Lalla Essaydi (Moroccan, b. 1956)
Les femmes du Maroc #14
C41 print mounted on aluminum
34 1/8 in x 40 1/8 in x 1 1/8 in
Collection of the Mead Art Museum, Amherst College
Purchase with Wise Fund for Fine Arts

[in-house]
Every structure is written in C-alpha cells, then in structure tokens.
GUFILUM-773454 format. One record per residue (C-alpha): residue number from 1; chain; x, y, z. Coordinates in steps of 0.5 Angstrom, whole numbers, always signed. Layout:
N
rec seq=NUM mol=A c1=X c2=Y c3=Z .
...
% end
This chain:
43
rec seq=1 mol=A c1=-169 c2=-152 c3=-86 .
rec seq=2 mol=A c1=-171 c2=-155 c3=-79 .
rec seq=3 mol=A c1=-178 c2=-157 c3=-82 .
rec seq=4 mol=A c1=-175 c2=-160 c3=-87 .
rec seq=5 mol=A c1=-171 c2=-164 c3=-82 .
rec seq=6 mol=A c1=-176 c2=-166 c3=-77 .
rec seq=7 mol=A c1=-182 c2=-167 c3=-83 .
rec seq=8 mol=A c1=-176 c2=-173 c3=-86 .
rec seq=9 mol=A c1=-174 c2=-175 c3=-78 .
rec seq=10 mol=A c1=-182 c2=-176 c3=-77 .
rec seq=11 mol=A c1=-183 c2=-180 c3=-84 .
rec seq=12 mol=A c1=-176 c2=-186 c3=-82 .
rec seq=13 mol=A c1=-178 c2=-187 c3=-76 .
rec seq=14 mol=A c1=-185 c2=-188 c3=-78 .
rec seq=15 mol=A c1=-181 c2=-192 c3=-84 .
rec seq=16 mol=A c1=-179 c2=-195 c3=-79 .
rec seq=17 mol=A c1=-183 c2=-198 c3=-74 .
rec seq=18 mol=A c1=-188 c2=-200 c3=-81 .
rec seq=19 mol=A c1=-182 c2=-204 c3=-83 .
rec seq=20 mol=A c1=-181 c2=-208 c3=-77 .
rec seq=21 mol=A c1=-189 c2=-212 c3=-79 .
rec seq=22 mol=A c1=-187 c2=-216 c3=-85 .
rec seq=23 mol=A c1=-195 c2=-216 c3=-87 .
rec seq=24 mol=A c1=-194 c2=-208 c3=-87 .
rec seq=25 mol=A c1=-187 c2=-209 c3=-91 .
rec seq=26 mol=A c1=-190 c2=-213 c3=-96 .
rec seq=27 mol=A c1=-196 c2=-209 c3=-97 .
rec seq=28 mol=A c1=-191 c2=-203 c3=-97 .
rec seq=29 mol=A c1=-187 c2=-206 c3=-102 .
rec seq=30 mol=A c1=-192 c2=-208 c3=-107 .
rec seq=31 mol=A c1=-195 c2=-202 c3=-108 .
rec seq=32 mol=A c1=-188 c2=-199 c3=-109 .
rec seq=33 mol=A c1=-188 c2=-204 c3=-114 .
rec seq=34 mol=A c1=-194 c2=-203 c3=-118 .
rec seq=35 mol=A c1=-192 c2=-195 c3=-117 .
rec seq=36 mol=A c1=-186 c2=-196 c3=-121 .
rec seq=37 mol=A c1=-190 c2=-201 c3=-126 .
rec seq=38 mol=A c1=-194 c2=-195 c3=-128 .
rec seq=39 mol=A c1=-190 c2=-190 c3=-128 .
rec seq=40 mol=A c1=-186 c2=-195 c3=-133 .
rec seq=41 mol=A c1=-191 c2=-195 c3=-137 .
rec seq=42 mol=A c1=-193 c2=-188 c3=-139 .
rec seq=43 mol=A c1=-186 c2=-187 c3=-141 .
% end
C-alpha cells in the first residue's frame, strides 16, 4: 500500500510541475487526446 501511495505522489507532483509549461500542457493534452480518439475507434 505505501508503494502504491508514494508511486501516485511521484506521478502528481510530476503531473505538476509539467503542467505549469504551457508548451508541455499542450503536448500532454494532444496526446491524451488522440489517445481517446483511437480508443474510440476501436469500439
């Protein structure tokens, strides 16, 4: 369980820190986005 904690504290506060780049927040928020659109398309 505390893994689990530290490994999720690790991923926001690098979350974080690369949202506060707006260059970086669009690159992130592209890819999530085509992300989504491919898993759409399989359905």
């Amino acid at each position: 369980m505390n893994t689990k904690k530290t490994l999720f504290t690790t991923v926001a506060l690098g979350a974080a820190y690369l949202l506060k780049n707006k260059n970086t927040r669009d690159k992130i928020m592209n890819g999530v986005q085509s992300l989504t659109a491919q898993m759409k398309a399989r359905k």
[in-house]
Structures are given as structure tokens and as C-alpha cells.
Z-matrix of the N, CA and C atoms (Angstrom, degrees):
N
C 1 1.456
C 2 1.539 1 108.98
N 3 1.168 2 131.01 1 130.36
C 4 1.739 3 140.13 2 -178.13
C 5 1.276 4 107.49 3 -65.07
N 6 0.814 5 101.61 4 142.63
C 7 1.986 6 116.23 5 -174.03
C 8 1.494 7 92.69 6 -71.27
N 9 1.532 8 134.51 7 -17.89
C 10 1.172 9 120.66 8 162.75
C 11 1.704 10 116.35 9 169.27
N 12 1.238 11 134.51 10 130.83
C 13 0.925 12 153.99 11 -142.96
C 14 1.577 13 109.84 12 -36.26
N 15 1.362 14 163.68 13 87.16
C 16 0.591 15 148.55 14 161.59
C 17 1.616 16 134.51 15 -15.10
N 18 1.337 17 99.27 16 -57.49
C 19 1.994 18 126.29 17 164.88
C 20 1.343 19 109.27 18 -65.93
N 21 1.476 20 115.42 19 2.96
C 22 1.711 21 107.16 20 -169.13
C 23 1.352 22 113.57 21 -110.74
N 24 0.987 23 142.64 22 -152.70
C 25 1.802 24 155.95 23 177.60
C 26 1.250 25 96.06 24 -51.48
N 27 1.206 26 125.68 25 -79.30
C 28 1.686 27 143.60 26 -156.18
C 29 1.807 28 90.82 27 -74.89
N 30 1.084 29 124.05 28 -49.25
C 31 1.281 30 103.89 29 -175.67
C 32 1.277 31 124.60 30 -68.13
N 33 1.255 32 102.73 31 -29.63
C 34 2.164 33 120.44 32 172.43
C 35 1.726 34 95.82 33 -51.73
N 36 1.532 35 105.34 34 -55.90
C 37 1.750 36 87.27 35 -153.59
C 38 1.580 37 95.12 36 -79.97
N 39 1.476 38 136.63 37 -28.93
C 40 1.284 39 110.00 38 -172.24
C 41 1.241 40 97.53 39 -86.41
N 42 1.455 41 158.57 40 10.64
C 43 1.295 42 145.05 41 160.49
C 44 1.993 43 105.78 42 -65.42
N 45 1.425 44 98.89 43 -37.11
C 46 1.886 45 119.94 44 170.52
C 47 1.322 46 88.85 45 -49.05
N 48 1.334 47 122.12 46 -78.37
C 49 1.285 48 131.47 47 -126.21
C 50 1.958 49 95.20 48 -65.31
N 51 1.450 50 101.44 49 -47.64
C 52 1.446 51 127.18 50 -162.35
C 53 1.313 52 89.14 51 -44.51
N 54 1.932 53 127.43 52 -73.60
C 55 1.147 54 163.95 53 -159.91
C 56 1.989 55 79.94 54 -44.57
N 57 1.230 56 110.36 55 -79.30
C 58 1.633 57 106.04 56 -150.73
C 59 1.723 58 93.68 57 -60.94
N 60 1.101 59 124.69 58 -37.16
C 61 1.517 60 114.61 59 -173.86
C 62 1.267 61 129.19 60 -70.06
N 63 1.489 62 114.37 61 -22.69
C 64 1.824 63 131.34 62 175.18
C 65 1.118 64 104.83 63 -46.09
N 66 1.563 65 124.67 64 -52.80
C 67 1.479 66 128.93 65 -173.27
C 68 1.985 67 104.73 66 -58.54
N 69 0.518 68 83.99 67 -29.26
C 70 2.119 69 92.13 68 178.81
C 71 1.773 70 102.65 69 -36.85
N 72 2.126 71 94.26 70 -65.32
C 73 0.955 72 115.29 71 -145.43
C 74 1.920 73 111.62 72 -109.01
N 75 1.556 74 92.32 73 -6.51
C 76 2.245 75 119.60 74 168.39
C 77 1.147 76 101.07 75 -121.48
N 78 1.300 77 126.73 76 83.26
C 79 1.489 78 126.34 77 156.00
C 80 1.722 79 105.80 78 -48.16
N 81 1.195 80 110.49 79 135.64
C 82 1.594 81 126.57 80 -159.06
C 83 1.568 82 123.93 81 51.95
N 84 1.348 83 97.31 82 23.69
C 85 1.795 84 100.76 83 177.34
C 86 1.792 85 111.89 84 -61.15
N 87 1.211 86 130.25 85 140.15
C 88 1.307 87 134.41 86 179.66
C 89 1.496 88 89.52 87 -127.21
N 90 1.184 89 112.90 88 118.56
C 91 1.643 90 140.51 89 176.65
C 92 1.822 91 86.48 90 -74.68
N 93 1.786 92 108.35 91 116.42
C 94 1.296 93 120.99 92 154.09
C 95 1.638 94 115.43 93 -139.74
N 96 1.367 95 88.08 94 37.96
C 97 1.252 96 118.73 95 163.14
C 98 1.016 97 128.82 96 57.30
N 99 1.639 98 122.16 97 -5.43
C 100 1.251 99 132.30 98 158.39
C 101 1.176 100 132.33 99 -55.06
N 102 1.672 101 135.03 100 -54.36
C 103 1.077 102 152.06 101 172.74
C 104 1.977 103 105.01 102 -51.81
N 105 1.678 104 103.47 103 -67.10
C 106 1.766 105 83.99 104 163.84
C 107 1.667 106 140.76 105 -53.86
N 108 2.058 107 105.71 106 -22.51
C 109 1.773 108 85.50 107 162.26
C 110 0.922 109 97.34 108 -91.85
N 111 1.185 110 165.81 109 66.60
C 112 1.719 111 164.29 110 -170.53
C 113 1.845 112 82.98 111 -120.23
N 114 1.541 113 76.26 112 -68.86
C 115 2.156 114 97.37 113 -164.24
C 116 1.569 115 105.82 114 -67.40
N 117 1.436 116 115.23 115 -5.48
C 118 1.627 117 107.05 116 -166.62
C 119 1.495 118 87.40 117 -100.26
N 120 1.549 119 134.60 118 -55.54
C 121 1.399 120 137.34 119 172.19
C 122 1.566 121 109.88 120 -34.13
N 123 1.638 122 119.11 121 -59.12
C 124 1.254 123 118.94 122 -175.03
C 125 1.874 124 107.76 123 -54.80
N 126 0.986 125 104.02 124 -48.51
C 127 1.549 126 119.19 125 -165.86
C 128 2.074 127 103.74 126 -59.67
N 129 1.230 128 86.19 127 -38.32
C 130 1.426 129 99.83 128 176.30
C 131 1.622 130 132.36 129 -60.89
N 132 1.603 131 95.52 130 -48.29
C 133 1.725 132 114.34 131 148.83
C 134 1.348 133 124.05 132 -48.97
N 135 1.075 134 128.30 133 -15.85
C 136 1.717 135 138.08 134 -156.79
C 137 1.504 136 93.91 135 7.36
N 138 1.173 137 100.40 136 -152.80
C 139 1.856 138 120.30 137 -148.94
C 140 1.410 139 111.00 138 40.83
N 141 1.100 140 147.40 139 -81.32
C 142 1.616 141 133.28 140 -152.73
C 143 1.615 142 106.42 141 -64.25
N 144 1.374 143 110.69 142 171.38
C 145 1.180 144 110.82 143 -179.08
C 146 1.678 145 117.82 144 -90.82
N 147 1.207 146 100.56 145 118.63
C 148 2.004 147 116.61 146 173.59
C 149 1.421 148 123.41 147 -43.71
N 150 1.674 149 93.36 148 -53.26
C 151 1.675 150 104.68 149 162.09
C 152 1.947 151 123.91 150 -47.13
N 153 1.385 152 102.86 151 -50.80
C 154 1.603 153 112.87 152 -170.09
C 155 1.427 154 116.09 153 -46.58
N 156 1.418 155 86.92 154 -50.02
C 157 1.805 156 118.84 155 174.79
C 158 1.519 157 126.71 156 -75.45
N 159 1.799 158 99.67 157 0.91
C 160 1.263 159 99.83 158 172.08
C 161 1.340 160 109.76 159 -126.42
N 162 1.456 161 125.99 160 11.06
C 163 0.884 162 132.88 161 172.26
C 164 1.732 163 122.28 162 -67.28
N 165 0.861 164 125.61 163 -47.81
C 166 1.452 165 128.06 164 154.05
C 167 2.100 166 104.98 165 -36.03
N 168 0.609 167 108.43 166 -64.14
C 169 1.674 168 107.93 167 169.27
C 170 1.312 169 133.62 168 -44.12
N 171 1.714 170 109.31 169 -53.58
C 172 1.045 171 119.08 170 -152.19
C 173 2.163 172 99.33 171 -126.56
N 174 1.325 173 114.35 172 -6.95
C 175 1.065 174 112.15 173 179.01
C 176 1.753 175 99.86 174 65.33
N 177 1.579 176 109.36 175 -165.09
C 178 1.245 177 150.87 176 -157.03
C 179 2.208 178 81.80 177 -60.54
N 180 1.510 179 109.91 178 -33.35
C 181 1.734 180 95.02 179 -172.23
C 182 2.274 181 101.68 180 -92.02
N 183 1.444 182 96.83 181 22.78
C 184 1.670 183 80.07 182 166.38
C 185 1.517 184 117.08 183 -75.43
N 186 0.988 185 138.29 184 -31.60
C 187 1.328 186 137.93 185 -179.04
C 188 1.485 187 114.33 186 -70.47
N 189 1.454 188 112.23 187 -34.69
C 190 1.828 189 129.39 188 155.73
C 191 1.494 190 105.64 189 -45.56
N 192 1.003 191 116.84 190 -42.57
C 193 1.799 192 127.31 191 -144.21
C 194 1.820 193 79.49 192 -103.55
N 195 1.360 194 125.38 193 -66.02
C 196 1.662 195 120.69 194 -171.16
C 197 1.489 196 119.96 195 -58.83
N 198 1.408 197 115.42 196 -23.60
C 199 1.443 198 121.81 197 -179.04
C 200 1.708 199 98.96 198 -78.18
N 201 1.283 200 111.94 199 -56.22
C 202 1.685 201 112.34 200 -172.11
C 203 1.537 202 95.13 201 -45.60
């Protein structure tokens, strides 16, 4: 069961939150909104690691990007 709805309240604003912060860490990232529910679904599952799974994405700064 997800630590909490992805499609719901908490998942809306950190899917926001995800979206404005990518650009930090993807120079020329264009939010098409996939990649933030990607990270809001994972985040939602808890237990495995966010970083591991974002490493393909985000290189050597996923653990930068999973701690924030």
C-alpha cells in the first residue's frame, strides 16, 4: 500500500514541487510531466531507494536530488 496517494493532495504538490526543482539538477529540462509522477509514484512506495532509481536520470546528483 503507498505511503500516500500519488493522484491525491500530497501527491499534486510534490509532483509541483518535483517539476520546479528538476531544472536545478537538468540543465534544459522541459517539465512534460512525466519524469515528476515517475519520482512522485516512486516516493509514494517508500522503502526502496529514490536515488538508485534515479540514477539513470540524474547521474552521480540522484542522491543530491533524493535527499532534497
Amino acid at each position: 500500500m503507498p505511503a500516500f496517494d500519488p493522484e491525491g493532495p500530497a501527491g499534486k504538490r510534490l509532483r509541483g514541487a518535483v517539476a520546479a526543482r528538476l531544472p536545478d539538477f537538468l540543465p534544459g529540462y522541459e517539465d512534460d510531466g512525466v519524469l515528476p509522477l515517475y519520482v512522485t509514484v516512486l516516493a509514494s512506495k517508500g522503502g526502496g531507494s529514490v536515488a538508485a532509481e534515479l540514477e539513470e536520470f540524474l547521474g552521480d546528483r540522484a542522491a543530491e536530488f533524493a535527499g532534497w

In this photograph, Moroccan artist Lalla Essaydi blurs the line between Western, Orientalist nudes of the nineteenth century and the lived experiences of contemporary Arab women. Essaydi here repeats her signature artistic practice of physically covering both her model and the background setting in Arabic calligraphy. Done in henna, this elaborate, elegant text fuses the traditionally feminine decoration of henna with the historically masculine practice of calligraphy. In blanketing her female model in Arabic writing, Essaydi thus makes explicit the laws and limitations that have been inscribed onto female bodies of color throughout time. It is significant here that Essaydi’s model, though positioned in a variation on the sexually suggestive pose of an archetypal Orientalist nude, refuses to meet the viewer’s eye. Essaydi’s script often consists of the artist’s own philosophical musings, including questions like “Am I independent or not?” Works like this photograph that allow their female subject to refuse the Western gaze seek to answer that very question.